The first overnight hike was under dry conditions with the temperatures around 65-70 F (18-21 C). Total elevation gain was 1000 ft (304 m) with a distance of 6 miles (9.6 km). While there was little leaf cover as the leaves were just barely peeking out, the weather was still quite warm. The pants kept me warm but except for my knee braces, there was little heat and sweat build up. The pants under the knee braces were soaked through. Although the pants are supposed to breath, wth the braces blocking the breathing space, the sweat did buildup and preceded to soak the pants.

Overnight #2:

The second overnight hike saw some rain fall. The pants did receive some rain, there was some water absorption into the top layer. Mostly it was drizzling and dripping from the trees. Total elevation gain was about 1500 ft (457 m) with a distance of 12 mi (19.3 km). The pants were able to shed the rain nicely. I did not notice any rain seeping through the pants and they remained comfortable during the 3-4 hour hike into the shelter site.


The pants have been mostly comfortable to wear. The elastic waist is a little too loose and the butt and thigh region is a little tight. As the pants have four way stretch, I have not had any problems with the slight tightness. I do wish the waist band was adjustable somehow. When I first wore the pants, they seemed to cling to my legs, almost like static electricity. It is an odd effect but once I get into hiking mode, I tend to not notice it. The pants do sometimes feel like they are falling down when I hike. I think this is due in part to the loose waist band and the hip belt from the pack pressing down on the waist of the pants.

As I have to hike with knee braces, I was left with a dilemma, either wear the braces on top of the pants or underneath. If I wear the braces under the pants, I have to pull the pants off in order to put the braces on and the fit is very tight. It is simply not possible to hike the legs up over my knees to put braces on. Although the pants do have a zipper opening at the bottom, it is not large enough to pull the legs up that high. So I have taken to wearing the braces on the outside of the pants for ease of use and easy removal once at camp. If I hitch up the pants a little when I put the braces on I have plenty of stretching room. I do find that the neoprene-like backing of my braces causes a large heat and sweat build up under the pants and the braces tend to slide down a little with the pants. I have taken to hitching up the pants less and working with the stretch of the pants more. This has been working better.

The length of the pants are a little longer then I need when hiking in sandals. I noticed later on that the pants have two snaps, a loose position and a tighter position. The tighter positioned snaps falls on the backside of the leg right near my heel. I noticed this after a few steps when I stepped on the snap with my heel. I am not sure how useful this second, tighter position is but the snap head is uncomfortable to hike on. I have to hitch up my pants every once in a while to keep the snap away from my heel.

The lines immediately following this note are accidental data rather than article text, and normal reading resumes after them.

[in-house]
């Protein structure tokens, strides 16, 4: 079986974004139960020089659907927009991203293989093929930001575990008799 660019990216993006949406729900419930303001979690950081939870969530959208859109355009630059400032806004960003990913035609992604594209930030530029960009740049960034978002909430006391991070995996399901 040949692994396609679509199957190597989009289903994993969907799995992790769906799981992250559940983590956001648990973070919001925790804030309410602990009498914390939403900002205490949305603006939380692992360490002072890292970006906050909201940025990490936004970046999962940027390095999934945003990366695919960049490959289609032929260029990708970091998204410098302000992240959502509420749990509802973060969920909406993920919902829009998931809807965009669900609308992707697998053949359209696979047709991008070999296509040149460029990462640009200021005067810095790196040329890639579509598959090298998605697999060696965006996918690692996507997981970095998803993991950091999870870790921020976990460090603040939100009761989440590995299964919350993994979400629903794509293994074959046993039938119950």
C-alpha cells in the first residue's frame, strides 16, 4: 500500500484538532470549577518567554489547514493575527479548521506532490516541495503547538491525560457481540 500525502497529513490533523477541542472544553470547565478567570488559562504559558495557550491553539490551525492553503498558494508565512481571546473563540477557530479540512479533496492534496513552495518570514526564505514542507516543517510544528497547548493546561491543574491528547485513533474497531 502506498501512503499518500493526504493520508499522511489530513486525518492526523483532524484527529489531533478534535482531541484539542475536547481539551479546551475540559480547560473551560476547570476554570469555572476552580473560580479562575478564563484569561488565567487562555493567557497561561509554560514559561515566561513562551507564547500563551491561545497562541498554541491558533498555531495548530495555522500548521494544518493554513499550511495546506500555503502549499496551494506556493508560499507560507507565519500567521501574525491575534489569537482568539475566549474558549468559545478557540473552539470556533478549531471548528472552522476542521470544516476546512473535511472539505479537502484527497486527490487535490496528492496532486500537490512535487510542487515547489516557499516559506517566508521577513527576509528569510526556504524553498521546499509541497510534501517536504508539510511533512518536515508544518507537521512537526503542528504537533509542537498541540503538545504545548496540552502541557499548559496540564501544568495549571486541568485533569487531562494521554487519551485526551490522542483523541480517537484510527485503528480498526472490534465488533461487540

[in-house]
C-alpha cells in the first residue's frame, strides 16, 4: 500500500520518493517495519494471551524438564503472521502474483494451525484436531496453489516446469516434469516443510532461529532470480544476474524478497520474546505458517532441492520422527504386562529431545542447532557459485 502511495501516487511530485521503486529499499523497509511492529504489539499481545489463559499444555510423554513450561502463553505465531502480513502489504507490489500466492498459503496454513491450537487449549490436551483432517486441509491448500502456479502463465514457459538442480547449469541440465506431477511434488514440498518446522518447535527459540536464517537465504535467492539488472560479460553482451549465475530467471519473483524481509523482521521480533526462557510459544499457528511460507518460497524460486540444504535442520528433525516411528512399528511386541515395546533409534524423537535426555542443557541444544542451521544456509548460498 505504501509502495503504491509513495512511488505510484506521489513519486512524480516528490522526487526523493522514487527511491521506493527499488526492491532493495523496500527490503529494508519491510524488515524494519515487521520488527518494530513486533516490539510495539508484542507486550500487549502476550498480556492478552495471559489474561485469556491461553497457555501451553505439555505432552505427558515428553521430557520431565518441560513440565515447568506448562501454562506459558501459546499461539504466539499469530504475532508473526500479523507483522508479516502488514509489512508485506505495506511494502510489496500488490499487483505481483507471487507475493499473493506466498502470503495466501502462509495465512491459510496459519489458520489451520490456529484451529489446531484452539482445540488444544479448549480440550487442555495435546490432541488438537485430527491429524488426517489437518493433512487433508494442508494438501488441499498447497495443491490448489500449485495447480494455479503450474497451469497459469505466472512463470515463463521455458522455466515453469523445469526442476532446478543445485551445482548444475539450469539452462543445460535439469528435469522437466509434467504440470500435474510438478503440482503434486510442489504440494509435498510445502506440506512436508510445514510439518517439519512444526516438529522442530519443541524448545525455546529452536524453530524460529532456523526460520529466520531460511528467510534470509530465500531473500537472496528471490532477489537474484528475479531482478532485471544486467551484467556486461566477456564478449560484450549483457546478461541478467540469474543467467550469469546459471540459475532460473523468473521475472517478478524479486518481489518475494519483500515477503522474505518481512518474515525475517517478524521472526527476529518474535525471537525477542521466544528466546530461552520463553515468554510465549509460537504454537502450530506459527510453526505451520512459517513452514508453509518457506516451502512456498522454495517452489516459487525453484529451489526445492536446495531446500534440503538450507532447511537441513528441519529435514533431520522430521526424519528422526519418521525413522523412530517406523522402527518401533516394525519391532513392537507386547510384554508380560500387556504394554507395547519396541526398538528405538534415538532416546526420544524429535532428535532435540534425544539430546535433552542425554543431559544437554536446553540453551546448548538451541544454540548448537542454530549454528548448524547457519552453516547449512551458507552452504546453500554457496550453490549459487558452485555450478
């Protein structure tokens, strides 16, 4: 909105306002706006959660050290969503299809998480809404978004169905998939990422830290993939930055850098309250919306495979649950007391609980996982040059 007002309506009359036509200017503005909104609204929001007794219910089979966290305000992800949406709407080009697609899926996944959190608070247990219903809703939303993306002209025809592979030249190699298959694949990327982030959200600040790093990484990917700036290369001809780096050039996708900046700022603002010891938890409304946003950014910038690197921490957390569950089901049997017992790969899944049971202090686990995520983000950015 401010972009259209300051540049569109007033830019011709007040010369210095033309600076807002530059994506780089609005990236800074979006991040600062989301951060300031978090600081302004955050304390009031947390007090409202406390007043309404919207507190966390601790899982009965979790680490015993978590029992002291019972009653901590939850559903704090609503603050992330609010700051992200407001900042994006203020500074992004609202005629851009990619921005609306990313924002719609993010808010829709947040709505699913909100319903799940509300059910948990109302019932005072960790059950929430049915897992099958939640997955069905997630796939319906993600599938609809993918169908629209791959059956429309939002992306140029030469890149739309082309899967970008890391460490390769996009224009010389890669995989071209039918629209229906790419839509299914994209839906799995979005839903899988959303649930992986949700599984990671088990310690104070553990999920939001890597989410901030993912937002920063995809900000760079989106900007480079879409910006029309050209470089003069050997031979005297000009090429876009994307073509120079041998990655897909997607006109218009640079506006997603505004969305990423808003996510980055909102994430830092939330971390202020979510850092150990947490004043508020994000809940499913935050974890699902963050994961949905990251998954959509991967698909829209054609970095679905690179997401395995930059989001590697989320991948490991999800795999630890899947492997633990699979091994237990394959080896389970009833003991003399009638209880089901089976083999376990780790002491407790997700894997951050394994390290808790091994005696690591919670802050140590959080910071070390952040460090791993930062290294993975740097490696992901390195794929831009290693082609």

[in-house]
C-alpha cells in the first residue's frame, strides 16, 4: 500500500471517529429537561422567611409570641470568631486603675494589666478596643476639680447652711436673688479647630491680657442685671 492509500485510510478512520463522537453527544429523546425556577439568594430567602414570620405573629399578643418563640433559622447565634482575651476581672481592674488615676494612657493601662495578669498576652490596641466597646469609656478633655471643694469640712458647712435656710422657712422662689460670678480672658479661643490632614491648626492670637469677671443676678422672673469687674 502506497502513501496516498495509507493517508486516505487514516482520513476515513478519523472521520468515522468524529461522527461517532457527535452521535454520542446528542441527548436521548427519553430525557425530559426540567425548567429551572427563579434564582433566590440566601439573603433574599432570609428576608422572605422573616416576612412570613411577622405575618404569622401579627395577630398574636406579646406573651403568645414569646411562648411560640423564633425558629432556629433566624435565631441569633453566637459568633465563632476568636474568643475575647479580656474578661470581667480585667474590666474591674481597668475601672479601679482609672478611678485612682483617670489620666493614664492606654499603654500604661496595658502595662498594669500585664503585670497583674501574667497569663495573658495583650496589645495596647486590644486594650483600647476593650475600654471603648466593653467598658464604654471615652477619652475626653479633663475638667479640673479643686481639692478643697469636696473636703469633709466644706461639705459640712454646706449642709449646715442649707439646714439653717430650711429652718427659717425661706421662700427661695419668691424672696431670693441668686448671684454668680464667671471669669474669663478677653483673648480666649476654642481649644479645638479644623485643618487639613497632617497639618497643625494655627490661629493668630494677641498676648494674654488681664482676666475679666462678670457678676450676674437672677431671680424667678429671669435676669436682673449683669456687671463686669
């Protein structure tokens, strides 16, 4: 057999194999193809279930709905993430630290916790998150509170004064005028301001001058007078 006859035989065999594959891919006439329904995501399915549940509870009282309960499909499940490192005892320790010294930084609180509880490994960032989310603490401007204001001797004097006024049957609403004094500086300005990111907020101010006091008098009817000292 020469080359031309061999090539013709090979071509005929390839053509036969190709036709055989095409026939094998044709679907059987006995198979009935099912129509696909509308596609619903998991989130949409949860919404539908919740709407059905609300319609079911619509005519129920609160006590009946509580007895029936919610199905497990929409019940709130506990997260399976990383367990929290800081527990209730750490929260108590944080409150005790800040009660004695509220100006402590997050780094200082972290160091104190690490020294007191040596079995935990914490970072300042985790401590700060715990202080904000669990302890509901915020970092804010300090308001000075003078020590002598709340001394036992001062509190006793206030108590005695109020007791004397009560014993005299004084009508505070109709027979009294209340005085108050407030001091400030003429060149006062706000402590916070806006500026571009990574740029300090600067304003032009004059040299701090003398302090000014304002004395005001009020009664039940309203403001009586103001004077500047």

detail of bottom snaps

The pants have been washed several times and hung to dry. They tend to take a while to dry when hung, at most one full day and night. When I pulled them out of the washer the first time, one of the legs had filled with water and I dripped water all over. I have not noticed any ill effects to washing the pants. They are still soft, still have good stretch and repel water. I have not seen any sign of wear or piling of the material. The material tends to repel water to a point but eventually the top layer seems to soak up some water. With the top layer soaking up water, the material darkens but it doesn't seem to cross to the inside. I will have to see how well they repel water over a period of time in a downpour.

Long Term Report:
August 27th 2007

Due to the heat and humidity of summer in the DC area, I have been unable to wear the pants during the long term testing phase. I was having a little trouble finding cool enough weather to wear the pants in near the end of the field testing phase in June. I will get more wear out of the pants over the fall and into the winter and will append any new observations to the bottom of this report. At this time the pants are in great condition and have held up nicely to several trips through the washing machine.

This concludes my long term report on the GoLite Paradox Pants. I hope you have enjoyed reading this report series.

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Read more gear reviews by Kathryn Doiron

Reviews > Clothing > Pants and Shorts > GoLite Paradox Pants > Test Report by Kathryn Doiron